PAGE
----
In the 1980s, many “third world” nations developed home-grown industrial capabilities which, while being able to create an MBT from scratch, could completely modernize existing ones to extend their service life by decades. This had two advantages at the time. Building starting from something already in existence and very well known was a cost-saving solution – even from the development perspective alone. Second, it also saved considerable money from a training and maintenance point of view. Since it was based on an already-existing model, it was easier to modify training procedures (due to new ergonomics), to train maintenance crews, or to change ordnance, transport, storage, and spare parts management than it was to create an entirely new model from scratch.
Upgrading was a natural process which triggered a wave of local versions depending on the needs of each user. A complete refurbishing upgrade was a combination of changes that lead to, in effect, a brand new tank. Most of these 1980s-90s programs were aimed at converting so-called 1st generation vehicles to at least 2nd generation standards. These modifications ranged from engine improvements (US or German engines and transmissions were often preferred), gunnery improvements (adoption of the standard NATO L7 gun for example) or with new Firing Control Systems, (gun stabilization, target management computer, laser range finder, new day-night all-weather IR sights).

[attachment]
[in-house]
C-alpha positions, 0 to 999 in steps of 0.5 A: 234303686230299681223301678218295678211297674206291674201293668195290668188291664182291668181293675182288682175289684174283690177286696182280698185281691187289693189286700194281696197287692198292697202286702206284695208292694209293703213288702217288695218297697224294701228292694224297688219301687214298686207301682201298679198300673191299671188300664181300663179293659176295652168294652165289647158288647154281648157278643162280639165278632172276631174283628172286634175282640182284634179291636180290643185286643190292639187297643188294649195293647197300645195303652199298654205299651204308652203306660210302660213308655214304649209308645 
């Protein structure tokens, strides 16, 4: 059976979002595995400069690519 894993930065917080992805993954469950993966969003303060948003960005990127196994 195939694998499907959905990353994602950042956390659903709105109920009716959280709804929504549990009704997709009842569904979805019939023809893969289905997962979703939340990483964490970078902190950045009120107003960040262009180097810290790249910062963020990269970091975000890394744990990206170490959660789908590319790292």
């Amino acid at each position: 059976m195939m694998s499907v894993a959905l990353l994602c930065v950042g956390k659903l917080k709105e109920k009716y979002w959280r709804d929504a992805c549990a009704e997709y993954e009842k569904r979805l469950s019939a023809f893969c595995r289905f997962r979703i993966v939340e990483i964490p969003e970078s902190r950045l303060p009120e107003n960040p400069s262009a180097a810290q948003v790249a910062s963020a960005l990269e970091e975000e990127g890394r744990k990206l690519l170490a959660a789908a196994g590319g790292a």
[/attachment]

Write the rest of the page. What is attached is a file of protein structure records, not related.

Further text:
Last but not least, protection improvements were developed to replace obsolete Rolled Homogenous Armour (RHA), including simple add-on appliqué plates, classified composite modular armour (ceramics-alloys-kevlar), or Explosive Reactive Armor (ERA) bricks. The front arc protection often ranged up 250 to 800 mm equivalent of RHA.
Israel was probably one of the most proficient countries in this discipline, literally morphing every single tank bought or captured into a new model. This began with old stock M4 Shermans refurbished into the M-50 and M-51 (sometimes called Super Shermans) with modern FCS and a French cannons. The Centurion was developed into the Sho’t, captured Soviet tanks were given L7 105 mm (4.13 in) guns, new FCS and other improvement, forming the Tiran family. The M48 and M60 were radically upgraded as the Magach and the Sabra.
This experience was also useful during the creation and successive upgrades of the Merkava MBT and made the Israeli defence industry one of the most influential players on the market worldwide. Israeli expertise was, for example, instrumental in the complete refurbishment of Centurions into the Olifant in South Africa.
Upgrading national tanks for export was an especially popular “sport” for private venture. However, in the late 1980s and early 1990s markets, most of these projects failed despite their respectable qualities simply because of cost issues. Cheap, second-hand tanks were stockpiled with détente in the late 1980s and were sold at scrap value or given away at shipment cost only. This doomed many conversions and even new projects aimed at export like the Brazilian Osorio and Tamoyo (based on the Leopard and M41 Walker Bulldog respectively), the US-Chinese Jaguar, French AMX-32 and AMX-40, German Super M48, Italian OF-40, Ukrainian T-84-120 Yatagan, British Vickers Mk.4 Valiant, Mk.7 & VFM-5, and the American Super M60 and Stingray, just to name a few.